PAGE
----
Flu, Pneumonia Vaccines Tied to Lower Alzheimer's Risk
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Flu and pneumonia vaccinations were linked to reduced risk of Alzheimer's disease, research from the virtual Alzheimer's Association International Conference (AAIC) suggested.

People who were vaccinated against pneumonia when they were ages 65 to 75 years had nearly 40% less risk of Alzheimer's disease depending on their genetic profile, and having at least one influenza vaccination was associated with a 17% reduction in Alzheimer's prevalence, report researchers.

In their report, researchers looked at links between Alzheimer's and pneumococcal vaccination, with and without an accompanying seasonal flu shot, in 5,146 participants, ages 65 and older. They took into account a strong genetic risk factor for Alzheimer's disease -- G allele of rs2075650 [in the TOMM40 gene] -- linked to NECTIN2 gene, which is involved in blood-brain barrier permeability and vulnerability to infection.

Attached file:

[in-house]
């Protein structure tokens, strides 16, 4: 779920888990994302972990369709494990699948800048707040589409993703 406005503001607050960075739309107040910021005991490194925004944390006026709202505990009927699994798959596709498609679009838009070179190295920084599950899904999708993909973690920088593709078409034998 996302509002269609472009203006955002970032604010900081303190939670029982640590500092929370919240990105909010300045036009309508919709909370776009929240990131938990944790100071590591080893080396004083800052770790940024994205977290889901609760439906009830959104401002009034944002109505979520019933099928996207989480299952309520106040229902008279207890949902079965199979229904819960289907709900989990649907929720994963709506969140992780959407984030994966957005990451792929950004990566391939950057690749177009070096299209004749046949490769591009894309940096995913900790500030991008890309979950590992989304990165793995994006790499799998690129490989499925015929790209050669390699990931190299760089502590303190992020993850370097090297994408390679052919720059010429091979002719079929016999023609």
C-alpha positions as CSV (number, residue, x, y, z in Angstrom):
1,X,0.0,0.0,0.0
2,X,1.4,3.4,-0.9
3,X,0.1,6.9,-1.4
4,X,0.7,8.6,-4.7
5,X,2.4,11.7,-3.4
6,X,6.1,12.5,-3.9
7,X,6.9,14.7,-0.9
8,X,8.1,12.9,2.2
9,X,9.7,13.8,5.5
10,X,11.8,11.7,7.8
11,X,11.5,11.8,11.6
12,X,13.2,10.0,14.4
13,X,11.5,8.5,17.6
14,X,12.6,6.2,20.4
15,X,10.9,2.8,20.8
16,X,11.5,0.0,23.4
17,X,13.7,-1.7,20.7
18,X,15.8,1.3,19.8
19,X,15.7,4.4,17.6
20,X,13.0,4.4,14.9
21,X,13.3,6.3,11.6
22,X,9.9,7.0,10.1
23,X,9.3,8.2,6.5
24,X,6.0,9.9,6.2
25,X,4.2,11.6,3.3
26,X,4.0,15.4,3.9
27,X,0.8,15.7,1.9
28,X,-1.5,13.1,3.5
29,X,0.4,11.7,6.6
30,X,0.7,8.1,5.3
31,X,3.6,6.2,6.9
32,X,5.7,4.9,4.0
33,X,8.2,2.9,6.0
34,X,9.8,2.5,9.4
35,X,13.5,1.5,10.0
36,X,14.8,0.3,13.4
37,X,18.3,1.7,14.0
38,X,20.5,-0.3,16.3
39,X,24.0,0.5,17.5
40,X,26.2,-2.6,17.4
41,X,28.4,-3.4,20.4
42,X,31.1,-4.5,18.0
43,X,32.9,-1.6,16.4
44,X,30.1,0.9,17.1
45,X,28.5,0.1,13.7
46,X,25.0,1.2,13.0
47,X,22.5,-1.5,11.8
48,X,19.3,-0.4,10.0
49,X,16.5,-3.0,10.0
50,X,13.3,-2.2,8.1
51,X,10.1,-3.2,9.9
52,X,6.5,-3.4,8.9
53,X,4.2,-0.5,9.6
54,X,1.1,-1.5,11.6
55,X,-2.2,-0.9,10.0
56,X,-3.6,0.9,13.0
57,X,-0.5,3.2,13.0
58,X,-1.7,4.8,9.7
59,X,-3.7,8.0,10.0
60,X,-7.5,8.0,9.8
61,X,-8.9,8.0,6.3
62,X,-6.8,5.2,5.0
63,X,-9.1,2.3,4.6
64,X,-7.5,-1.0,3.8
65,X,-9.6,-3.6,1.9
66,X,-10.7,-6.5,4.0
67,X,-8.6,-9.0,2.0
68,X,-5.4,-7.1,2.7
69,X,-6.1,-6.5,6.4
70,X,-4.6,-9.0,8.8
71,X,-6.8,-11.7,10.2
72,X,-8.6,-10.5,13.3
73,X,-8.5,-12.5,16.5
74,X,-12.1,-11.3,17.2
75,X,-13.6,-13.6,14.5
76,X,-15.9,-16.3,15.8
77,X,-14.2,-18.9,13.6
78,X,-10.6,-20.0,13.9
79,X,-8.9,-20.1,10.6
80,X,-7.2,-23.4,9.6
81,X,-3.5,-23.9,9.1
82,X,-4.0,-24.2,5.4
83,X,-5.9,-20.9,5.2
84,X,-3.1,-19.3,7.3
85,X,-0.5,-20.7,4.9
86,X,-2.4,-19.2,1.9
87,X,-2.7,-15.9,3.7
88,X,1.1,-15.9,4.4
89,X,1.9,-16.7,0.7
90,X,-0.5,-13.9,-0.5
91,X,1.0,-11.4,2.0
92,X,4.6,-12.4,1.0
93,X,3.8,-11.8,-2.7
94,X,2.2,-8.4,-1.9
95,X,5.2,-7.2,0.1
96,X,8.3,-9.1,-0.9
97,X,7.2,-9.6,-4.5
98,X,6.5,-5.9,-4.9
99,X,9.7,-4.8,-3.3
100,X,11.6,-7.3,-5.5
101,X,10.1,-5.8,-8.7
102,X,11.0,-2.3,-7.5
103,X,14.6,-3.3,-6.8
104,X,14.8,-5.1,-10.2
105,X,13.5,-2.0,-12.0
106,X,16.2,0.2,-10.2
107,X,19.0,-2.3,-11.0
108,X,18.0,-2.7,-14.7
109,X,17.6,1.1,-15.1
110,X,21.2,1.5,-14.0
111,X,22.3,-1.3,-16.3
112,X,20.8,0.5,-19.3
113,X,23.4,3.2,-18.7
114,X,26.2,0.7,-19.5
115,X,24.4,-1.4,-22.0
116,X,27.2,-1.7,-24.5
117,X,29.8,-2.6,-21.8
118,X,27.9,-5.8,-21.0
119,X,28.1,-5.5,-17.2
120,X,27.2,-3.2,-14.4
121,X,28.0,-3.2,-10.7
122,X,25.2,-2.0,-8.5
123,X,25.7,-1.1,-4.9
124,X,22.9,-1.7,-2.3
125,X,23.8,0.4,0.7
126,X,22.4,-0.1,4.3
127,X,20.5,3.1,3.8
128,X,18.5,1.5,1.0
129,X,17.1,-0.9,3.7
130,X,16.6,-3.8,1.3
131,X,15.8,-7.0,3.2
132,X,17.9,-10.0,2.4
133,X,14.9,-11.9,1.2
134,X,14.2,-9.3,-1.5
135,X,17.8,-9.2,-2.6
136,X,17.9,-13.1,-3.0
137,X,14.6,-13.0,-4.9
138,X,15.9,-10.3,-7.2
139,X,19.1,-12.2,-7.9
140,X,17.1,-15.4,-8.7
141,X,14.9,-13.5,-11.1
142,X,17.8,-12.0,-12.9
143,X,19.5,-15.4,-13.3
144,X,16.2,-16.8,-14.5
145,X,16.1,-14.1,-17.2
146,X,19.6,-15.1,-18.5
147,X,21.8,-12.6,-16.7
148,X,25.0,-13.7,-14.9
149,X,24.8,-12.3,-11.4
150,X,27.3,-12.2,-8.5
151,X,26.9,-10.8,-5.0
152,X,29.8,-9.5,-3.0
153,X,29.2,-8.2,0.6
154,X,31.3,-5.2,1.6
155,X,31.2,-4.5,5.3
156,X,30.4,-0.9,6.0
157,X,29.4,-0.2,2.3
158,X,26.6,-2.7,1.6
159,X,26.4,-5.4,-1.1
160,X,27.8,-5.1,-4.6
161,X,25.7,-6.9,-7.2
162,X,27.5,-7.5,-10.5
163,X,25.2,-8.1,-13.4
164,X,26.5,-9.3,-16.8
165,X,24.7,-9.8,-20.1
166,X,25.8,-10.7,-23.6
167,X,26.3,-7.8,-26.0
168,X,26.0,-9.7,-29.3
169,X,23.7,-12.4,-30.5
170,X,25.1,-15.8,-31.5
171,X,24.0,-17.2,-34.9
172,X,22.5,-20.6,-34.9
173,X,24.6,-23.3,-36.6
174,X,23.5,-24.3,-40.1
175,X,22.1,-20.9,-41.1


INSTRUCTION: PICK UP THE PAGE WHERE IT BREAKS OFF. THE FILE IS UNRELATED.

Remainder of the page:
Being vaccinated against pneumonia between ages 65 and 75 was tied to reduced risk of Alzheimer's afterwards.

Total count of pneumonia and flu vaccinations between ages 65 and 75 also correlated with a lower risk of Alzheimer's later in life but this effect was not seen for flu shots alone.

Links between flu vaccination and Alzheimer's were strongest for people who had their first vaccine at a younger age: those who received their first documented flu shot at age 60 benefitted more than those who received their first shot at age 70.

Source: https://www.medpagetoday.com/meetingcoverage/aaic/87752
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